6 Contents 4.15 Early mobilisation Positioning Nutrition: feeding, swallowing and hydration owel and bladder 58 5 Secondary prevention Introduction Identifying risk factors personalised, comprehensive approach Lifestyle measures lood pressure ntithrombotic treatment Lipid-lowering therapy Carotid stenosis Management of symptomatic carotid stenosis Management of asymptomatic carotid stenosis Treatment of unusual causes of stroke Vertebral artery disease Intracranial arterial disease Patent foramen ovale Cerebral venous sinus thrombosis Cervical artery dissection ntiphospholipid syndrome Oral contraception Hormone replacement therapy 77 6 Recovery phase from impairments and limited activities: rehabilitation Introduction General principles of rehabilitation Rehabilitation treatment quantity (intensity of therapy) Evaluating and stopping treatments Motor control reduced movement, weakness and incoordination Sensation Exercise rm re-education Gait retraining, treadmill retraining, walking aids (including orthoses) alance impairment and risk of falling: assessment and intervention Impaired tone spasticity and spasms Splinting (to prevent and treat contractures) iofeedback Neuromuscular electrical stimulation (including functional electrical stimulation) cupuncture Robotics Repetitive task training 91 Royal College of Physicians 2012 v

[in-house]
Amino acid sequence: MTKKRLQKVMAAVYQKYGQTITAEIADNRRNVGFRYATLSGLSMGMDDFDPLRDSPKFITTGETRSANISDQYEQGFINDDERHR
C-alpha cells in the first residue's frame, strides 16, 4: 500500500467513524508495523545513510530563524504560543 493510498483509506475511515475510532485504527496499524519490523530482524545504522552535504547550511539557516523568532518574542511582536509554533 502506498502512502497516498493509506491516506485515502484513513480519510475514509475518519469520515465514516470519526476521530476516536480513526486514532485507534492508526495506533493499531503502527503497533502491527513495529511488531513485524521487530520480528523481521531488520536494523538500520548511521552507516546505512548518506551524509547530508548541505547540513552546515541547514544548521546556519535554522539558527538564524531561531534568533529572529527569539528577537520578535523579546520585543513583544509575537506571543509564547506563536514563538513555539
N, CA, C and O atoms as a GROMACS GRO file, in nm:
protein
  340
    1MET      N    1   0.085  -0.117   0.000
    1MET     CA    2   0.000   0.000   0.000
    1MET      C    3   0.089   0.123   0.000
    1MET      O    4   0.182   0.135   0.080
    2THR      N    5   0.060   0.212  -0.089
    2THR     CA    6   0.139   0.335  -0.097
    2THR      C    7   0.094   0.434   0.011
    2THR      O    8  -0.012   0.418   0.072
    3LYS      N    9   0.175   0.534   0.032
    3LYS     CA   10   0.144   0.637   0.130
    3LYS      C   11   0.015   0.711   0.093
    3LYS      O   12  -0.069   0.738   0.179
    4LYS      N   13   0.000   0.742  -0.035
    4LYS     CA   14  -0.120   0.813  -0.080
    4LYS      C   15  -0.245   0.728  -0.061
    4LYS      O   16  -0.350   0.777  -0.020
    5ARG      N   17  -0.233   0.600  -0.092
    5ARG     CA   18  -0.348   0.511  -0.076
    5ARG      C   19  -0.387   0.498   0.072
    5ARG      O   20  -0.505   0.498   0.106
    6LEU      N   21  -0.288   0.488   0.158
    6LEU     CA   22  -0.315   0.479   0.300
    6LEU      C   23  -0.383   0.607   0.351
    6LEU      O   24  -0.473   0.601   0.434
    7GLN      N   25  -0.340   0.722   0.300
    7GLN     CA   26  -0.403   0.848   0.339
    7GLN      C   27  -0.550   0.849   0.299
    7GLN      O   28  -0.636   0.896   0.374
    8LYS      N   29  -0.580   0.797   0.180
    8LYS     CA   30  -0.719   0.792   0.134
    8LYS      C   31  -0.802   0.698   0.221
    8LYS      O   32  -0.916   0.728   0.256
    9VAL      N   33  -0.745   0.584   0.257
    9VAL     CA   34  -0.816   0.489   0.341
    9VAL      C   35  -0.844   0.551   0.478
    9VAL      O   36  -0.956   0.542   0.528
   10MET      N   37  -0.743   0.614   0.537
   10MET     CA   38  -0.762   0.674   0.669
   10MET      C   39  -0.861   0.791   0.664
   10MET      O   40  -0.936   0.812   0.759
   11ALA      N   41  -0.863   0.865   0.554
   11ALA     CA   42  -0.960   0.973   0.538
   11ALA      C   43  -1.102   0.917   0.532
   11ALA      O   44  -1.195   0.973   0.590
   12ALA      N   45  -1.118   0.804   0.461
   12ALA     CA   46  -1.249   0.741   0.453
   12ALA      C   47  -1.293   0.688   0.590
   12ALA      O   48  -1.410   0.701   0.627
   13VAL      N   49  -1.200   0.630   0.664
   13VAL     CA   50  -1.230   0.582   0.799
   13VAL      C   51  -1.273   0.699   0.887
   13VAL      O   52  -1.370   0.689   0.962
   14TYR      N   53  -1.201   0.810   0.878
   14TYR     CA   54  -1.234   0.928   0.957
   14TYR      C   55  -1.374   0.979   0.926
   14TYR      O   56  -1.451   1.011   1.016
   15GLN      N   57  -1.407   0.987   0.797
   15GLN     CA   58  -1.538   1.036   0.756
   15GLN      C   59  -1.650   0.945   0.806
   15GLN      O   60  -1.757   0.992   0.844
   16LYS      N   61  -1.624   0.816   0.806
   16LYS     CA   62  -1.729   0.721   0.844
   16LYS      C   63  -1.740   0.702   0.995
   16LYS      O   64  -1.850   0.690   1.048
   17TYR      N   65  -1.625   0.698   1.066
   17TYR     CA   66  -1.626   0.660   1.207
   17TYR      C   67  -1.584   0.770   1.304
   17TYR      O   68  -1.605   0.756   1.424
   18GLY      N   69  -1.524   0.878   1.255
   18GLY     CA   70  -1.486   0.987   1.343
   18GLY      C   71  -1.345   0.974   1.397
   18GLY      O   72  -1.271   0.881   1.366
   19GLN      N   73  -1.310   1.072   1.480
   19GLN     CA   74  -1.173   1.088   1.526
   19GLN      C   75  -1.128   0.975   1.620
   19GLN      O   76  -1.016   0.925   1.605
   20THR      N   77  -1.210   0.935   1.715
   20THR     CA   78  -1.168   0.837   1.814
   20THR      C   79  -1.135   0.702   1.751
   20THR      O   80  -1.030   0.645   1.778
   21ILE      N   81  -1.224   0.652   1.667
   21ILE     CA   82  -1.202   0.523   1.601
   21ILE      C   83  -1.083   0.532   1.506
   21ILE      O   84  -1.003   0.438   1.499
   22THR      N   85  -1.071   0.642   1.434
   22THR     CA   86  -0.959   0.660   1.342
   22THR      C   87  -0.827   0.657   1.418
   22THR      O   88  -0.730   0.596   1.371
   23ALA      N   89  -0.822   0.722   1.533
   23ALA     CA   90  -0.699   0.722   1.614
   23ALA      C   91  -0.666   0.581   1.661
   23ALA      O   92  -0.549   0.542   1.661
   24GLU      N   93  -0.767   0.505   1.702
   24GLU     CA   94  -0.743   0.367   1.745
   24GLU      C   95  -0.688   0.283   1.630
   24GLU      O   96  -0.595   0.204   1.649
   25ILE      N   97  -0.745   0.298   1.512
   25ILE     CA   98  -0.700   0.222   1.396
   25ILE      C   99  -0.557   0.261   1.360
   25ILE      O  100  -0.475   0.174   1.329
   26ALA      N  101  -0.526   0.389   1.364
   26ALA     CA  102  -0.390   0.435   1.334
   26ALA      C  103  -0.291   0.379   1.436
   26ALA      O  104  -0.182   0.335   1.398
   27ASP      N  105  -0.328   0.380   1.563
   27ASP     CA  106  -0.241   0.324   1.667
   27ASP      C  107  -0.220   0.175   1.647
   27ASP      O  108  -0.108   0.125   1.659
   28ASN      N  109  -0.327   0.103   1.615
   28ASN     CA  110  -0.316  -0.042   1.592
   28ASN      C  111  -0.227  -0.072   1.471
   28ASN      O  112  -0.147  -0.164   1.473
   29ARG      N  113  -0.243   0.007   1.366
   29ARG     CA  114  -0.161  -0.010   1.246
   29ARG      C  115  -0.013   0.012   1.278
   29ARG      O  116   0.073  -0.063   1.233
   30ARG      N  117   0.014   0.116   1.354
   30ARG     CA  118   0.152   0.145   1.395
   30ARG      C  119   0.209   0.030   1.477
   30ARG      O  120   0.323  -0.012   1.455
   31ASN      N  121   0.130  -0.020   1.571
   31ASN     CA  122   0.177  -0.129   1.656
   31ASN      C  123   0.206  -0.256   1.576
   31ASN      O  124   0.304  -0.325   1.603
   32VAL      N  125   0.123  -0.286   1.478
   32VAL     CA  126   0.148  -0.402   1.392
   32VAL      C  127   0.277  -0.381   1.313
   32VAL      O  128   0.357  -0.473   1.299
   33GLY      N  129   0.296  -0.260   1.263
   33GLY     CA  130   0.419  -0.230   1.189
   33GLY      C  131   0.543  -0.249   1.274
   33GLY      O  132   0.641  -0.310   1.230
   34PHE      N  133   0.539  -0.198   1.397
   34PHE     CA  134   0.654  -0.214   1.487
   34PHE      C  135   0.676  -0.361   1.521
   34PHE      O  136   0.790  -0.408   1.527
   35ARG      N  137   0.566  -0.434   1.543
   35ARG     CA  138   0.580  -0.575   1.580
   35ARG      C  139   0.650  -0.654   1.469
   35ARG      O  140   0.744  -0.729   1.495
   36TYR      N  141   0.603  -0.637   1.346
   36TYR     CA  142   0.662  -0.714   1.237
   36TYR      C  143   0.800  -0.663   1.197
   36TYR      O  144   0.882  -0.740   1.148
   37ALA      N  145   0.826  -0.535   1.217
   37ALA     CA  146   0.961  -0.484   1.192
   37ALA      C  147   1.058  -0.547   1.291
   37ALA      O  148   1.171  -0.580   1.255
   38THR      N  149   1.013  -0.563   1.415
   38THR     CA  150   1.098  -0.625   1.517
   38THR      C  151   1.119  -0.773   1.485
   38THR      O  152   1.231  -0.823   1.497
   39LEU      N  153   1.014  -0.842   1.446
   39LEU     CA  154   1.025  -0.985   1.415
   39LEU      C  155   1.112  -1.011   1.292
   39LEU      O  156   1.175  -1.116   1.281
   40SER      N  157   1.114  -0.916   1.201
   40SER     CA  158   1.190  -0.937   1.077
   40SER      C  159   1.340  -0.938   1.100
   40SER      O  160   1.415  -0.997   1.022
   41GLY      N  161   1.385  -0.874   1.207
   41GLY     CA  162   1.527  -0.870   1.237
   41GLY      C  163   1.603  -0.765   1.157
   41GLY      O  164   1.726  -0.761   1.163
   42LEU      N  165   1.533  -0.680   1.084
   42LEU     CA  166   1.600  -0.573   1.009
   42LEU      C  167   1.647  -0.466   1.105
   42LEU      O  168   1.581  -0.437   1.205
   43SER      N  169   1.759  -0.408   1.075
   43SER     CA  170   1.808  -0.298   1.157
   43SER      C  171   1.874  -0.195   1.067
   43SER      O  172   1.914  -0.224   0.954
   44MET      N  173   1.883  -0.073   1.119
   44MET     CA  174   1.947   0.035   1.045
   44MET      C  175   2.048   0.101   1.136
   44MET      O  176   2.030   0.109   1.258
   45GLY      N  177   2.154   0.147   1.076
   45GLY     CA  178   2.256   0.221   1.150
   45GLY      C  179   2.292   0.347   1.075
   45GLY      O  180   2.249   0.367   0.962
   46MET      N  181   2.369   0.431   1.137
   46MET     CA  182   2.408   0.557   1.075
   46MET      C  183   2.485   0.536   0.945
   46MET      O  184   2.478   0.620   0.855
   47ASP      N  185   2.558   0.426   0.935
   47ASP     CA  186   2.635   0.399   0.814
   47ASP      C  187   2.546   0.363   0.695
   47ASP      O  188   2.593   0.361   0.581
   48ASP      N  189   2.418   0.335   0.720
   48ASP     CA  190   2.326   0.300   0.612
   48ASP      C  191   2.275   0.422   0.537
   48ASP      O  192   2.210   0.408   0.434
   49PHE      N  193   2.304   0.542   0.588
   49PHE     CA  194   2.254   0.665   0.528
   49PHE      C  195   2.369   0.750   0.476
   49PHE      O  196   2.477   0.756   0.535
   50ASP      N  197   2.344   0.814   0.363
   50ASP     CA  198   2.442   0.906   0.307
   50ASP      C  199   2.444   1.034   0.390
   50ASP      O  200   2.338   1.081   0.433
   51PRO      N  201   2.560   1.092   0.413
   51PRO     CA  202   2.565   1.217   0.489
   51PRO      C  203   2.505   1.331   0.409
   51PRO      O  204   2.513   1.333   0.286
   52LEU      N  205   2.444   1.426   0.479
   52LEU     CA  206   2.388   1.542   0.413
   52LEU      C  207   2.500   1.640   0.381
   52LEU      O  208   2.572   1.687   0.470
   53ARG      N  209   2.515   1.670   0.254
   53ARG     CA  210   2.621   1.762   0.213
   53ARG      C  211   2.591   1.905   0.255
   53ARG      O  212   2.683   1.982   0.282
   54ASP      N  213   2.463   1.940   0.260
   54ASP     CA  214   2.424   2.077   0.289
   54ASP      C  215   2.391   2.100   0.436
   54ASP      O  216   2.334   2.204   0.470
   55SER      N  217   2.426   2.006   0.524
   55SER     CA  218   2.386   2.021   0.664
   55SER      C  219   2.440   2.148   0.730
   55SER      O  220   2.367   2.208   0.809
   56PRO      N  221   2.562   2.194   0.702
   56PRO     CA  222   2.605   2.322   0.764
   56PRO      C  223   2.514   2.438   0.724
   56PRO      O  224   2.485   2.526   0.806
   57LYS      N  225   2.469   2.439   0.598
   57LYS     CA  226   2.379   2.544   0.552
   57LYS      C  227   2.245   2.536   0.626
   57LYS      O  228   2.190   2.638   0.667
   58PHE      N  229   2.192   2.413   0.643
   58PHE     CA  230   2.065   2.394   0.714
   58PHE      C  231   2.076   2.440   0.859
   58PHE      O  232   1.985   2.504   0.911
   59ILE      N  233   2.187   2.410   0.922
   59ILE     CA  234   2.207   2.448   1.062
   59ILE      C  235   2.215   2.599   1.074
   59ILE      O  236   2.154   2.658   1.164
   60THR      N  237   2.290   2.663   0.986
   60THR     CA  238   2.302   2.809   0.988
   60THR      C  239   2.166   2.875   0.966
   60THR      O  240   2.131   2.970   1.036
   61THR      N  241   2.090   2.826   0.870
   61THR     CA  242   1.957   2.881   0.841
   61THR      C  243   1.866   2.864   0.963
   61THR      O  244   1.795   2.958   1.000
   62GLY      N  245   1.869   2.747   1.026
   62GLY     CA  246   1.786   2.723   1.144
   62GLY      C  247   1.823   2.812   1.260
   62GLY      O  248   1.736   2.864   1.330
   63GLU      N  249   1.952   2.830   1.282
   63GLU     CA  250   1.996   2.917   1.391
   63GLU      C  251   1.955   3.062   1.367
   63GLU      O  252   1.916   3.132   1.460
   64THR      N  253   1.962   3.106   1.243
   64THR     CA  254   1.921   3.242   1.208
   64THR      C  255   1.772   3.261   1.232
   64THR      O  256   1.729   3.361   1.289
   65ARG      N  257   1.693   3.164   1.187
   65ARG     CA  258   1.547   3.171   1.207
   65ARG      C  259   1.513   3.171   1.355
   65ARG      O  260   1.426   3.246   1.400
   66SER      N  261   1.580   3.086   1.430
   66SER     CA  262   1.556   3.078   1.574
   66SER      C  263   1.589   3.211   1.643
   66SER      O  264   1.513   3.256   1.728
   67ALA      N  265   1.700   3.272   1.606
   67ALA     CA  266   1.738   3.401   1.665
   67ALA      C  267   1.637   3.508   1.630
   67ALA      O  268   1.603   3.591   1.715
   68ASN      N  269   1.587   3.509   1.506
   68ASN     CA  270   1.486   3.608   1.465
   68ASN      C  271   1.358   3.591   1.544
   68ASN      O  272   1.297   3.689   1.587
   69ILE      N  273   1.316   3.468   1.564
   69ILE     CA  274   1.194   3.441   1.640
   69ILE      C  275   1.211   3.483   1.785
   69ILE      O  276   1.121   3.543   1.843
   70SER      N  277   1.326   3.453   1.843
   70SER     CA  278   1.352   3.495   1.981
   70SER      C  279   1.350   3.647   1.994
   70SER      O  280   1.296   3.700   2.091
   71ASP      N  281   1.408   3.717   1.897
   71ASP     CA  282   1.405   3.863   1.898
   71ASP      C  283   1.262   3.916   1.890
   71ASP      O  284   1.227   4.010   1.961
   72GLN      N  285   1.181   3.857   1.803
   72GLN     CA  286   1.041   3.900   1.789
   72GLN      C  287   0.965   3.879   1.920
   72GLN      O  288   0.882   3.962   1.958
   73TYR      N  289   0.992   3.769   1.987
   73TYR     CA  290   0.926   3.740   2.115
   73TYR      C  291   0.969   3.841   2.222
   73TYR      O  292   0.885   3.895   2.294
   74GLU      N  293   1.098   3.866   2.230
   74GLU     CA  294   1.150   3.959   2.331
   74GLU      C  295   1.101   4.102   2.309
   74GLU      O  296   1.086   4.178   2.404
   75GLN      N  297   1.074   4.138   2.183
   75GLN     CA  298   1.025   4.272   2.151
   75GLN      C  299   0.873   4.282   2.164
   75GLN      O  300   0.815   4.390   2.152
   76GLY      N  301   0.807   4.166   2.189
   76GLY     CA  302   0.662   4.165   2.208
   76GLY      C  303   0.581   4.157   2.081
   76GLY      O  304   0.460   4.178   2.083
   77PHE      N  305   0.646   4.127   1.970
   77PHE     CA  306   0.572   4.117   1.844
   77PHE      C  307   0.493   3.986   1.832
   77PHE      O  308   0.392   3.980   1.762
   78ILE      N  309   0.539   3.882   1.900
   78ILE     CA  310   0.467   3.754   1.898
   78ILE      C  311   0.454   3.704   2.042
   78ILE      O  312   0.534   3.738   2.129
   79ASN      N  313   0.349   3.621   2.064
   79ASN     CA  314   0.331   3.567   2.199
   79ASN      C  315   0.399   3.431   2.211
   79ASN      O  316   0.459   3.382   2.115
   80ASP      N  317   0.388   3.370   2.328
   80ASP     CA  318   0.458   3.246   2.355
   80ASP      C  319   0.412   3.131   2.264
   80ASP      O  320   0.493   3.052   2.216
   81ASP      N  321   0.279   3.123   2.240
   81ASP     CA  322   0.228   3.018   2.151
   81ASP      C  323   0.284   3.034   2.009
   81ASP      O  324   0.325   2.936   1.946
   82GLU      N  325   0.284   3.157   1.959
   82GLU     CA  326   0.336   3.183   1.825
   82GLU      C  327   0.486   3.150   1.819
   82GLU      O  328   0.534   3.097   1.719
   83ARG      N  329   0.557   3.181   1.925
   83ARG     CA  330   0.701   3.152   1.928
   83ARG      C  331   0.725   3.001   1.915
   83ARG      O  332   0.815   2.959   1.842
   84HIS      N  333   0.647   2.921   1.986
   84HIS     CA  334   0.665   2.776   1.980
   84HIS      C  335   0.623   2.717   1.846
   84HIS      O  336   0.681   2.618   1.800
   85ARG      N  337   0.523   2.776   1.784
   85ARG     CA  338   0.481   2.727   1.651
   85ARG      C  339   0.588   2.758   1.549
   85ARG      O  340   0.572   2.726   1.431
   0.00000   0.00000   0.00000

7 National clinical guideline for stroke 6.17 Mental practice Self-efficacy training Pain management Shoulder pain and subluxation Neuropathic pain (central post-stroke pain) Musculoskeletal pain Communication phasia Dysarthria praxia of speech Swallowing problems: assessment and management Oral health Nutrition: assessment and management owel and bladder impairment Personal activities of daily living Extended activities of daily living (domestic and community) Driving Visual impairments Work and leisure Social interaction Sexual dysfunction Personal equipment and adaptations Environmental equipment and adaptations Psychological care Depression and anxiety Emotionalism Fatigue Cognitive impairments general ttention and concentration Memory Spatial awareness (eg neglect) Perception praxia Executive functioning Mental capacity (decision-making by the patient) Drugs affecting recovery/reduction of impairment Long-term management Introduction Further rehabilitation Promoting physical activity Community integration and participation Support (practical and emotional) 127 vi Royal College of Physicians 2012